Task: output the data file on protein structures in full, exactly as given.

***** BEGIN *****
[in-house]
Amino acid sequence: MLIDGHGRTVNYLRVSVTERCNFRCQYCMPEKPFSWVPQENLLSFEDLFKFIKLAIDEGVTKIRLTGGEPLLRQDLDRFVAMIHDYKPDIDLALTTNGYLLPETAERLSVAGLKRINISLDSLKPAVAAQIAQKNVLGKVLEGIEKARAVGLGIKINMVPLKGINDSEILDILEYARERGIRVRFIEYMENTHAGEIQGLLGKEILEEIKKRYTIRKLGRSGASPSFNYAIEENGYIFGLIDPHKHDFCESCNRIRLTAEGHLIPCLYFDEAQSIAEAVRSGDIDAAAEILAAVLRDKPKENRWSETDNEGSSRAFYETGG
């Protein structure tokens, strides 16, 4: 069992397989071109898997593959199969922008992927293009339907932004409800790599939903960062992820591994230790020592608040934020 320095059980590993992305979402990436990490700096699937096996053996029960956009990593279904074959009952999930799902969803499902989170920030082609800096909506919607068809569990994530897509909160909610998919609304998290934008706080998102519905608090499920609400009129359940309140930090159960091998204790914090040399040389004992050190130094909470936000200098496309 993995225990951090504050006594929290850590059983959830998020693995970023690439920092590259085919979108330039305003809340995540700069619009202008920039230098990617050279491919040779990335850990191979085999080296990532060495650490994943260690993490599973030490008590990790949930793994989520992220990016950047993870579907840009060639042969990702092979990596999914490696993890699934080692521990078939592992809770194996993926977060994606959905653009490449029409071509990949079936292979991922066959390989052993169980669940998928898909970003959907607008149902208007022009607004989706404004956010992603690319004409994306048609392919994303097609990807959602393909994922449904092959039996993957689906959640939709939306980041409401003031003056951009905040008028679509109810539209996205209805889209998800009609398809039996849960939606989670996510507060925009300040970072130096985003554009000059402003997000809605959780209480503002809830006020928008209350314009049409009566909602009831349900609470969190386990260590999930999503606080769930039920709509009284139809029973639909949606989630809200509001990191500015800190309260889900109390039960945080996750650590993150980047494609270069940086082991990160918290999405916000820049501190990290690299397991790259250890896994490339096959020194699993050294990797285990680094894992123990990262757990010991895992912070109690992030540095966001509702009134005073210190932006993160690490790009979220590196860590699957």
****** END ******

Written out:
[in-house]
Amino acid sequence: MLIDGHGRTVNYLRVSVTERCNFRCQYCMPEKPFSWVPQENLLSFEDLFKFIKLAIDEGVTKIRLTGGEPLLRQDLDRFVAMIHDYKPDIDLALTTNGYLLPETAERLSVAGLKRINISLDSLKPAVAAQIAQKNVLGKVLEGIEKARAVGLGIKINMVPLKGINDSEILDILEYARERGIRVRFIEYMENTHAGEIQGLLGKEILEEIKKRYTIRKLGRSGASPSFNYAIEENGYIFGLIDPHKHDFCESCNRIRLTAEGHLIPCLYFDEAQSIAEAVRSGDIDAAAEILAAVLRDKPKENRWSETDNEGSSRAFYETGG
């Protein structure tokens, strides 16, 4: 069992397989071109898997593959199969922008992927293009339907932004409800790599939903960062992820591994230790020592608040934020 320095059980590993992305979402990436990490700096699937096996053996029960956009990593279904074959009952999930799902969803499902989170920030082609800096909506919607068809569990994530897509909160909610998919609304998290934008706080998102519905608090499920609400009129359940309140930090159960091998204790914090040399040389004992050190130094909470936000200098496309 993995225990951090504050006594929290850590059983959830998020693995970023690439920092590259085919979108330039305003809340995540700069619009202008920039230098990617050279491919040779990335850990191979085999080296990532060495650490994943260690993490599973030490008590990790949930793994989520992220990016950047993870579907840009060639042969990702092979990596999914490696993890699934080692521990078939592992809770194996993926977060994606959905653009490449029409071509990949079936292979991922066959390989052993169980669940998928898909970003959907607008149902208007022009607004989706404004956010992603690319004409994306048609392919994303097609990807959602393909994922449904092959039996993957689906959640939709939306980041409401003031003056951009905040008028679509109810539209996205209805889209998800009609398809039996849960939606989670996510507060925009300040970072130096985003554009000059402003997000809605959780209480503002809830006020928008209350314009049409009566909602009831349900609470969190386990260590999930999503606080769930039920709509009284139809029973639909949606989630809200509001990191500015800190309260889900109390039960945080996750650590993150980047494609270069940086082991990160918290999405916000820049501190990290690299397991790259250890896994490339096959020194699993050294990797285990680094894992123990990262757990010991895992912070109690992030540095966001509702009134005073210190932006993160690490790009979220590196860590699957």